Everyone experiences panic or distress every now and then. Some people are more distressed to speak in public. Some people are afraid of the dark. Some people experience panic attacks before job interviews. We all have specific reasons which can trigger the panic within us. It may be hard to understand or comprehend by ourselves so seeking out a therapist can be a good first move.
Facts About Panic Attacks
- Panic attacks are real and should be taken seriously. Individuals who are experiencing panic attacks are having a turmoil of emotions which are very awful and dreadful. They usually don’t know how to regulate their emotions since the distress is almost always too intense and immediate that they would end up in an emergency room.
- Panic attacks are very traumatizing. People who already experienced panic attacks will be constantly anxious from anticipating when the next panic attack would be. “Generally, panic attacks have more severe physical symptoms, whereas anxiety attacks are more of a “slow burn,” says Craig Sawchuk, Ph.D., a professor of psychology at the Mayo Clinic in Rochester, Minnesota.
- According to the National Institute of Mental Health, about 5% of the total American adult population experience panic attacks.That percentage is over four million Americans. It is very alarming to have quite a large group, especially when many researchers believe that sometimes proper diagnosis is not given to those who experience panic attacks.
Panic Attacks Versus Normal Fears
Misconception between panic attacks and normal fears are usually unavoidable. Hence, this article wants to explain to you the difference between panic attacks and normal fears. A fear is a normal nervous response that our body uses whenever we sense danger and there is a need to prepare for fight-or-flight reaction. This primal reaction is designed by the nervous system to avoid certain dangers. “And if you personally suffer from anxiety, you’re at an even greater risk of dealing with panic attacks,” licensed clinical psychologist Alicia H. Clark, Psy.D. explains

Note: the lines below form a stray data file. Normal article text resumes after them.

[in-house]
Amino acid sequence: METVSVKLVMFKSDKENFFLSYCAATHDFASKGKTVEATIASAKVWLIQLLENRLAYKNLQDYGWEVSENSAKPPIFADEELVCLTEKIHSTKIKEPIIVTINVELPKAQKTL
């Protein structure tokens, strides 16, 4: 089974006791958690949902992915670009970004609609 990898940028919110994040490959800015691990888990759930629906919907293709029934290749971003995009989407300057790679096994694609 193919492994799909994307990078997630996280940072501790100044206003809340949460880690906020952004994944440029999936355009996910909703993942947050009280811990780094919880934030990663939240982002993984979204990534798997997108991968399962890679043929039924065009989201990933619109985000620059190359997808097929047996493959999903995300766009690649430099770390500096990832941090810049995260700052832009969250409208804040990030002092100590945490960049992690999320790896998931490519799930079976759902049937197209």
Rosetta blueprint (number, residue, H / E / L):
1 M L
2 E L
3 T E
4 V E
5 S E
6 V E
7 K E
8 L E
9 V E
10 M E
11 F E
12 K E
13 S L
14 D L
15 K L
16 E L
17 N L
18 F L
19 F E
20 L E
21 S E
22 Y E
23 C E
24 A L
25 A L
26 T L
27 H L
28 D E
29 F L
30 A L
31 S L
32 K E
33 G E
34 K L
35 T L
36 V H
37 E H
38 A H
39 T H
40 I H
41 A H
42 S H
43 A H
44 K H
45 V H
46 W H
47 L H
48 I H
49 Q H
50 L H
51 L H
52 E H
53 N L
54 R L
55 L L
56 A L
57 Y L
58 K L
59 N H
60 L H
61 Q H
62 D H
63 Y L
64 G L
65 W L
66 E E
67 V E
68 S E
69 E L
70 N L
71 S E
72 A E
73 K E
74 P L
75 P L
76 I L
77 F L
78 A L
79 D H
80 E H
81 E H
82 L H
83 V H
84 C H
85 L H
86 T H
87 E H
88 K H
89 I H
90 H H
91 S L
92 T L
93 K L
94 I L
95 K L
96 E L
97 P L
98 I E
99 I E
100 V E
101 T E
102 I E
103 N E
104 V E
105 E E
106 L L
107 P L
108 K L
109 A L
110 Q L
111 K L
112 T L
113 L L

On the other hand, a panic attack is a sudden wave of intense emotions, specifically fear and anxiety. This is usually a one-time occurrence but many people have recurring episodes of panic attacks. The heartbeat rises dramatically and the person is immobilized due to the strange sudden flow of intense emotions.
So what should you do when someone is experiencing a panic attack?
Here are some helpful tips to keep in mind if you encountered someone having a panic attack:
- Ask the person to focus on the breathing. This technique diverts the individual’s attention from the fear and anxiety to only the breathing.
- Practice relaxation techniques such as meditation or yoga. Whenever the person is triggered and on the verge of a panic attack, try to meditate with the individual to focus the trigger to other aspects other than fear.
- Remember that prevention is better than cure. Exercising daily can help prevent panic attacks because it is considered a natural stress reliever.
These simple tricks can come in handy whenever you encounter someone experiencing a panic attack. Don’t forget to use them! Remember Dina Cagliostro, PhD used say “if you’ve been experiencing panic attacks or think you may have panic disorder, we encourage you to seek diagnosis and treatment from your doctor and a mental health professional.”